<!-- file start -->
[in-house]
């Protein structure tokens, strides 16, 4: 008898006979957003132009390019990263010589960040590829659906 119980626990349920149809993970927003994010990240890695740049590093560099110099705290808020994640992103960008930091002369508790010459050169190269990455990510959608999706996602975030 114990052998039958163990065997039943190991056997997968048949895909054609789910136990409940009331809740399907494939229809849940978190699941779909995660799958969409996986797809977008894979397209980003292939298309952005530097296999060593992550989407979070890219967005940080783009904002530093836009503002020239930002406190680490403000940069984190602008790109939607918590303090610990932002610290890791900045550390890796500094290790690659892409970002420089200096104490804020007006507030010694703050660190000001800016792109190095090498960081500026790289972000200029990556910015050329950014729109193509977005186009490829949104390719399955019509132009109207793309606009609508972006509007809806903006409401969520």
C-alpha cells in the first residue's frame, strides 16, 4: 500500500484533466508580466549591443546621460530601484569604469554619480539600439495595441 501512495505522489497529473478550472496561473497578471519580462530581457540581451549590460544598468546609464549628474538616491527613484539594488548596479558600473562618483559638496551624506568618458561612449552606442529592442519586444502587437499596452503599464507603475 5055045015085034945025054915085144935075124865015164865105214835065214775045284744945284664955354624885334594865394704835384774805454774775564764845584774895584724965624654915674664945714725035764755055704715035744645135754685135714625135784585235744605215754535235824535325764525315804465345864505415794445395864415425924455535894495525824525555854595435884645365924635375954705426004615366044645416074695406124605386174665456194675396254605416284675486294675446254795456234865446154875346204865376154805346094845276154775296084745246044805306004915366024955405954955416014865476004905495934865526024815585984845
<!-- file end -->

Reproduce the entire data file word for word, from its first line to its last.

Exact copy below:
[in-house]
């Protein structure tokens, strides 16, 4: 008898006979957003132009390019990263010589960040590829659906 119980626990349920149809993970927003994010990240890695740049590093560099110099705290808020994640992103960008930091002369508790010459050169190269990455990510959608999706996602975030 114990052998039958163990065997039943190991056997997968048949895909054609789910136990409940009331809740399907494939229809849940978190699941779909995660799958969409996986797809977008894979397209980003292939298309952005530097296999060593992550989407979070890219967005940080783009904002530093836009503002020239930002406190680490403000940069984190602008790109939607918590303090610990932002610290890791900045550390890796500094290790690659892409970002420089200096104490804020007006507030010694703050660190000001800016792109190095090498960081500026790289972000200029990556910015050329950014729109193509977005186009490829949104390719399955019509132009109207793309606009609508972006509007809806903006409401969520």
C-alpha cells in the first residue's frame, strides 16, 4: 500500500484533466508580466549591443546621460530601484569604469554619480539600439495595441 501512495505522489497529473478550472496561473497578471519580462530581457540581451549590460544598468546609464549628474538616491527613484539594488548596479558600473562618483559638496551624506568618458561612449552606442529592442519586444502587437499596452503599464507603475 5055045015085034945025054915085144935075124865015164865105214835065214775045284744945284664955354624885334594865394704835384774805454774775564764845584774895584724965624654915674664945714725035764755055704715035744645135754685135714625135784585235744605215754535235824535325764525315804465345864505415794445395864415425924455535894495525824525555854595435884645365924635375954705426004615366044645416074695406124605386174665456194675396254605416284675486294675446254795456234865446154875346204865376154805346094845276154775296084745246044805306004915366024955405954955416014865476004905495934865526024815585984845